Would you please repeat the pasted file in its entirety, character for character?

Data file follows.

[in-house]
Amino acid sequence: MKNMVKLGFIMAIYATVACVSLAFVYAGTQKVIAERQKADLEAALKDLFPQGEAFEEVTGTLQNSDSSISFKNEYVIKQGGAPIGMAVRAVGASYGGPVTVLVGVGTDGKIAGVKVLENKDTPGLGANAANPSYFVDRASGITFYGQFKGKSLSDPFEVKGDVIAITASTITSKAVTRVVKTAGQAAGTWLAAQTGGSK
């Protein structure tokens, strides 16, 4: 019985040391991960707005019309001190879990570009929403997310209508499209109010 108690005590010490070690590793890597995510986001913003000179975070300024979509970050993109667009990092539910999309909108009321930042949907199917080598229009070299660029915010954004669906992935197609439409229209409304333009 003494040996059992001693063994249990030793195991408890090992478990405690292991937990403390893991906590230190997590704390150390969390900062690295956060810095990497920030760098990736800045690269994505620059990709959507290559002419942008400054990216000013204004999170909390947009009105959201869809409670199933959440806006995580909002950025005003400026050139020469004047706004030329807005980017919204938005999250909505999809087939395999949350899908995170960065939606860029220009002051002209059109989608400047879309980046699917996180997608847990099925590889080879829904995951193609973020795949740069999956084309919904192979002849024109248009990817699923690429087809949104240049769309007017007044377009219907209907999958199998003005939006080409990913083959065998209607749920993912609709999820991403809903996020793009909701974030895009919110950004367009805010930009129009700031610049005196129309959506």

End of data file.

[in-house]
Amino acid sequence: MKNMVKLGFIMAIYATVACVSLAFVYAGTQKVIAERQKADLEAALKDLFPQGEAFEEVTGTLQNSDSSISFKNEYVIKQGGAPIGMAVRAVGASYGGPVTVLVGVGTDGKIAGVKVLENKDTPGLGANAANPSYFVDRASGITFYGQFKGKSLSDPFEVKGDVIAITASTITSKAVTRVVKTAGQAAGTWLAAQTGGSK
């Protein structure tokens, strides 16, 4: 019985040391991960707005019309001190879990570009929403997310209508499209109010 108690005590010490070690590793890597995510986001913003000179975070300024979509970050993109667009990092539910999309909108009321930042949907199917080598229009070299660029915010954004669906992935197609439409229209409304333009 003494040996059992001693063994249990030793195991408890090992478990405690292991937990403390893991906590230190997590704390150390969390900062690295956060810095990497920030760098990736800045690269994505620059990709959507290559002419942008400054990216000013204004999170909390947009009105959201869809409670199933959440806006995580909002950025005003400026050139020469004047706004030329807005980017919204938005999250909505999809087939395999949350899908995170960065939606860029220009002051002209059109989608400047879309980046699917996180997608847990099925590889080879829904995951193609973020795949740069999956084309919904192979002849024109248009990817699923690429087809949104240049769309007017007044377009219907209907999958199998003005939006080409990913083959065998209607749920993912609709999820991403809903996020793009909701974030895009919110950004367009805010930009129009700031610049005196129309959506």